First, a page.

The Last Gasp for Windows Phone
"iOS owns the premium segment, Android almost everything else, Windows and the browser fight for the scraps."
That's the conclusion of the latest comprehensive VisionMobile developer study, wherein more than 8,000 developers were surveyed about their OS targets of choice and myriad other details.
Despite a steadily growing developer mindshare and the differentiation of its technology, Windows Phone "is still not making any significant headway with device sales share, which is stuck at 3 percent," the study said. "Windows Phone is still fighting to build a sustainable niche but faces a vertical mountain climb before challenging the top two."
At about the same time, research firm IDC released data from its phone tracker project that pretty much reached the same conclusion.
"Windows Phone had the smallest year-over-year increase among the leading operating systems, growing just 4.2 percent, well below the overall market," IDC said.
"Instead of a battle for the third ecosystem after Android and iOS, 2014 instead yielded skirmishes, with Windows Phone edging out BlackBerry, Firefox, Sailfish and the rest, but without any of these platforms making the kind of gains needed to challenge the top two," said IDC's Melissa Chau.
Jackdaw Research devoted an entire study to Windows Phone a few months ago and ended up with an equally bleak conclusion.
"Windows Phone is growing modestly in terms of shipments, but not enough to gain share," Jackdaw researcher Jan Dawson said in the report. "Both iOS and Android are growing faster, and although Windows Phone is now clearly the third ecosystem in the smartphone market, it remains a very distant third, with no immediate prospect of catching up."
This must be incredibly frustrating for Microsoft, known for its focus on "developers, developers, developers ...." (Sorry -- I know that's the former CEO, but that video never gets old.)
Even though many developers have heaped praise upon Windows Phone, and with the release of version 8.1, reviewers such as Engadget said "it's clear Windows Phone has finally grown up," the OS can't make significant headway.
One of the main problems is kind of a catch-22 situation caused by the lack on inventory on the Windows Phone store compared to the "big two." Users are turned off by the poorer selection. Less marketing potential turns off developers, so fewer new apps are created, which further turns off consumers, and so on.
VisionMobile called this the "app-gap."
"Unfortunately, lack of scale means that the top new apps come to the Windows Phone platform quite slowly, if at all, and many others are not updated," VisionMobile said. "This leads to the vicious cycle of self-selection, also known as the app-gap -- most users who care about apps don't adopt Windows Phone and so in turn the platform isn't as interesting to the top developers."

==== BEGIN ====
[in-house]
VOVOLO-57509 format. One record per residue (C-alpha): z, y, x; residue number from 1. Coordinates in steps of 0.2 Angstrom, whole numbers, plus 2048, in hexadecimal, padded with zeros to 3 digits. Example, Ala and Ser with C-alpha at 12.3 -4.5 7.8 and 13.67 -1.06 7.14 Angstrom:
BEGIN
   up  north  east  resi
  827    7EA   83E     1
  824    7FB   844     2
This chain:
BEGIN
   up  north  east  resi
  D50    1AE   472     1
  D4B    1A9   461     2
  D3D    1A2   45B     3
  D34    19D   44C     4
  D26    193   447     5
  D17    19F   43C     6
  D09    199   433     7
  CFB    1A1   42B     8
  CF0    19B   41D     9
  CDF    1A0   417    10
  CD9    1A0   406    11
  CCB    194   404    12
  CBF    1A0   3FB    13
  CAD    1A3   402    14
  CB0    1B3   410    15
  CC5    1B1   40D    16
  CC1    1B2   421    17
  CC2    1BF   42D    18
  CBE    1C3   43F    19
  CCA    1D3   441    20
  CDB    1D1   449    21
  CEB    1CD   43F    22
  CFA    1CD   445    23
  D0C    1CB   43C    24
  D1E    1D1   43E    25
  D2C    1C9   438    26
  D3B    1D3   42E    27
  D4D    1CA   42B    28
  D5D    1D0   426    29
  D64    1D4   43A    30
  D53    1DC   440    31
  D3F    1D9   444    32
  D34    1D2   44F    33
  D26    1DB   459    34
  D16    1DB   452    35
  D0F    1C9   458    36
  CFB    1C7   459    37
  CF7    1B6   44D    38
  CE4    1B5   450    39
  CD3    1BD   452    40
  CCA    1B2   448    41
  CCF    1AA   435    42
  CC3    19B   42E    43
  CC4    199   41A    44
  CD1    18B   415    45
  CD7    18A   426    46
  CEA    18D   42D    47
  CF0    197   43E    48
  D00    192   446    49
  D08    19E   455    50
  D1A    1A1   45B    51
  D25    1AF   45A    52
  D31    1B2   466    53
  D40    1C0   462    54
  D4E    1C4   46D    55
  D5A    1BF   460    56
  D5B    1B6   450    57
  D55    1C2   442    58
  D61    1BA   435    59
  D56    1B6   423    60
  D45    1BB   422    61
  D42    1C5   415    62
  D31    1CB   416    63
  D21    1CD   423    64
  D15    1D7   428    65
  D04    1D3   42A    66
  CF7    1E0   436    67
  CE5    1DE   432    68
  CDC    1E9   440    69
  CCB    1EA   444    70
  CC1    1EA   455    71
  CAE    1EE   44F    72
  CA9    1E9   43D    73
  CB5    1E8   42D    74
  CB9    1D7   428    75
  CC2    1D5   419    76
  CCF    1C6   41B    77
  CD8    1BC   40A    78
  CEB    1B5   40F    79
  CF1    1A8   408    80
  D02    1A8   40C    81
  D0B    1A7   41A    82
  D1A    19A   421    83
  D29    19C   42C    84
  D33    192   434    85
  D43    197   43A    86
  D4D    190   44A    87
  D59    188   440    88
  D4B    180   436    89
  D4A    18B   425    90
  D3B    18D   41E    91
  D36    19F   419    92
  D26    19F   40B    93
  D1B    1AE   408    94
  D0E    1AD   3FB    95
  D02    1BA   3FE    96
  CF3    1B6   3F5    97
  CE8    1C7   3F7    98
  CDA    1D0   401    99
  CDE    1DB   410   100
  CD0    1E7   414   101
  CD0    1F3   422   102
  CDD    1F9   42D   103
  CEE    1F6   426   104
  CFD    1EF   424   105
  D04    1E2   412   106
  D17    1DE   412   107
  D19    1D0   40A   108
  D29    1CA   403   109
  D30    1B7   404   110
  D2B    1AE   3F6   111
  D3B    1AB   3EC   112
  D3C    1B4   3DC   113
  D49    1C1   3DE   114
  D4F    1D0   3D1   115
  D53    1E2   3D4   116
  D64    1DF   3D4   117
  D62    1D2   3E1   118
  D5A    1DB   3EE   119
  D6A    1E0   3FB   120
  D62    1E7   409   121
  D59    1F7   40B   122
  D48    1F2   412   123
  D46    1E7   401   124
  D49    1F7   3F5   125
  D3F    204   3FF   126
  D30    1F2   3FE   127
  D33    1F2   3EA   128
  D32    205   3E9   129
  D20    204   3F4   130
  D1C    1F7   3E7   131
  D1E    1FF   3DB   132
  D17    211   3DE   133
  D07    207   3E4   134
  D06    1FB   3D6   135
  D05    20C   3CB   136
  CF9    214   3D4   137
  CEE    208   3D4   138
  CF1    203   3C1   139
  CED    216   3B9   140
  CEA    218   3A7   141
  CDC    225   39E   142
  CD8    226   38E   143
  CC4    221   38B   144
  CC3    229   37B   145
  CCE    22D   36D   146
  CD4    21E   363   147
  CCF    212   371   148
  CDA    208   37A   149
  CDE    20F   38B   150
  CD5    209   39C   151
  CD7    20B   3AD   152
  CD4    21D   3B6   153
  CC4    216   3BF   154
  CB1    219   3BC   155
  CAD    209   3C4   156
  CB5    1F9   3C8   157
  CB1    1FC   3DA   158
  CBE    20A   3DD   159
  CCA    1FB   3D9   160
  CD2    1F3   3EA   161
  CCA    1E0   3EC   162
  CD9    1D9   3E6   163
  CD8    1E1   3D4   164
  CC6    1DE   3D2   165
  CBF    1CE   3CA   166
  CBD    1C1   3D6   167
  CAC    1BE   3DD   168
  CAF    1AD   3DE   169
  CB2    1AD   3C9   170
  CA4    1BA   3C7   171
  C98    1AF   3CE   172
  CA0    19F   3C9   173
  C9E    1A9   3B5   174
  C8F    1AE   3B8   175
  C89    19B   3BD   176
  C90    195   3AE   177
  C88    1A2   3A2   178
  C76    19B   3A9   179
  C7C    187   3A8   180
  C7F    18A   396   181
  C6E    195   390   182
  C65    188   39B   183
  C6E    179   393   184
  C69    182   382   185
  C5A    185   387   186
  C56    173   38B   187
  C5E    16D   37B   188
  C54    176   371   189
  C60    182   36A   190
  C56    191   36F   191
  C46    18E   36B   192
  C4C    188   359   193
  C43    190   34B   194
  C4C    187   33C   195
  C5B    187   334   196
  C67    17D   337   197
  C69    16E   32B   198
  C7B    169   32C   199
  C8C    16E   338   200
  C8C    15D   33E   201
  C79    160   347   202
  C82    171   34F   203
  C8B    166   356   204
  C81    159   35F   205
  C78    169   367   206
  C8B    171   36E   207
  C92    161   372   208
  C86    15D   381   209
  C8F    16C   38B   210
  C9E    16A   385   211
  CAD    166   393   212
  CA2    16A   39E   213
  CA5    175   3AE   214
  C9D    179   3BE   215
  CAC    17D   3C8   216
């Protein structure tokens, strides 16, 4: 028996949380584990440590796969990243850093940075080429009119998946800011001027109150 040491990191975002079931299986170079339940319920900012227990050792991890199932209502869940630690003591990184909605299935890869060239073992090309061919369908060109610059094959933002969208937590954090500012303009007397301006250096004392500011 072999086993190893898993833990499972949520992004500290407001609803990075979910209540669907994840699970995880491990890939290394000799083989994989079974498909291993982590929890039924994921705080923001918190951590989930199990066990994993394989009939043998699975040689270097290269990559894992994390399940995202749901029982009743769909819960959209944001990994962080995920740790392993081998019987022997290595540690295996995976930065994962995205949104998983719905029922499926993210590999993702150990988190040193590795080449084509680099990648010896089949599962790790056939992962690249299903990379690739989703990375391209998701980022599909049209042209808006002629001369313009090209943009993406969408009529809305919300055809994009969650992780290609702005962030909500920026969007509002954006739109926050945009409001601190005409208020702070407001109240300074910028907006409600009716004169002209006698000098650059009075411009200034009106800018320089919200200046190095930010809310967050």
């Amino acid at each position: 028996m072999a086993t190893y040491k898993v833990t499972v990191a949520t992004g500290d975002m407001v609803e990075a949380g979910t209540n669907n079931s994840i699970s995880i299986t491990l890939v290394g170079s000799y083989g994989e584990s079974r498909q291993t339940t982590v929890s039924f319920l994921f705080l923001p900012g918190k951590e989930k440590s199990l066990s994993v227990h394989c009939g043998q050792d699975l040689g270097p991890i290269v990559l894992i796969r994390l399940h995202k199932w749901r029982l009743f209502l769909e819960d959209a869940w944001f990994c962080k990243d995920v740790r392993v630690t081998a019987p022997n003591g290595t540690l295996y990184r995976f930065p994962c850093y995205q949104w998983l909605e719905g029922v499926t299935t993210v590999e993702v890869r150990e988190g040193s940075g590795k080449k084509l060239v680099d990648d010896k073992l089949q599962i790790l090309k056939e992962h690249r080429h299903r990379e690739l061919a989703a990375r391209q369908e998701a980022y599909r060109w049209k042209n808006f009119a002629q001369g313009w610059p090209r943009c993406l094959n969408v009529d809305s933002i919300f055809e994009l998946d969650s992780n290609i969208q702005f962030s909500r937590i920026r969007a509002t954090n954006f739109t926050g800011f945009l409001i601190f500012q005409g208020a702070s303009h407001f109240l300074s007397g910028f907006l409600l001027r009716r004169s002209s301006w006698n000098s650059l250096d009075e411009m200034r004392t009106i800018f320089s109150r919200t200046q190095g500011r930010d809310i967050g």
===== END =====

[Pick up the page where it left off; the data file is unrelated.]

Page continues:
Which leads us to Windows 10 and "Universal Apps."
"Microsoft needs more apps and more developer loyalty for its Windows platforms, especially those running on mobile devices," wrote longtime Microsoft expert Mary Jo Foley in her March column for sister publication Redmond magazine. "By making the underlying Windows Runtime, Windows Store, Windows APIs and tooling more common across the many Windows flavors, Microsoft is making the idea of building more Windows apps a lot more appealing, so the argument goes."
Microsoft is certainly pushing that argument. Kevin Gallo penned a Windows blog last month claiming "Windows 10 is empowering developers to dream again."
"We are working to make Windows 10 a unified, developer platform for ALL of our devices so you can reach the greatest number of customers with your work across phones, tablets, PCs, Xbox, IoT devices, and the new Surface Hub and HoloLens opportunities," Gallo said.
"We’re also doing the work necessary to help make sure that apps and games look great across a full range of devices, display surfaces and input models," Gallo continued. "The Windows 10 platform will build upon the universal Windows app framework released with Windows 8.1 to provide developers the tools to deliver new app experiences across devices with a minimum amount of additional work."
Foley isn't so sure. "I don't think it's a slam dunk that Universal Apps will help close Microsoft's current mobile app gap," she said. "Far from it. But that strategy remains Microsoft's Hail-Mary hope with Windows 10, at this point."
Hopefully, she said, Microsoft will address the unknowns about Universal Apps next month at its big Build 2015 conference.
Dawson pointed out three things Microsoft needed to do to catch up, including providing more help to app developers, especially after the initial deployment. "Unless Microsoft does these things, and does them well, it will not achieve mass-market traction for Windows Phone in the near future, and it risks spending a great deal of money developing an OS and creating devices, which never catch on in a meaningful way."
(Btw, to update, I love Visual Studio, never tried iOS and haven't much enjoyed my Android Studio experiences. I'm totally rooting for the underdog here.)
Posted by David Ramel on February 26, 2015 at 2:00 PM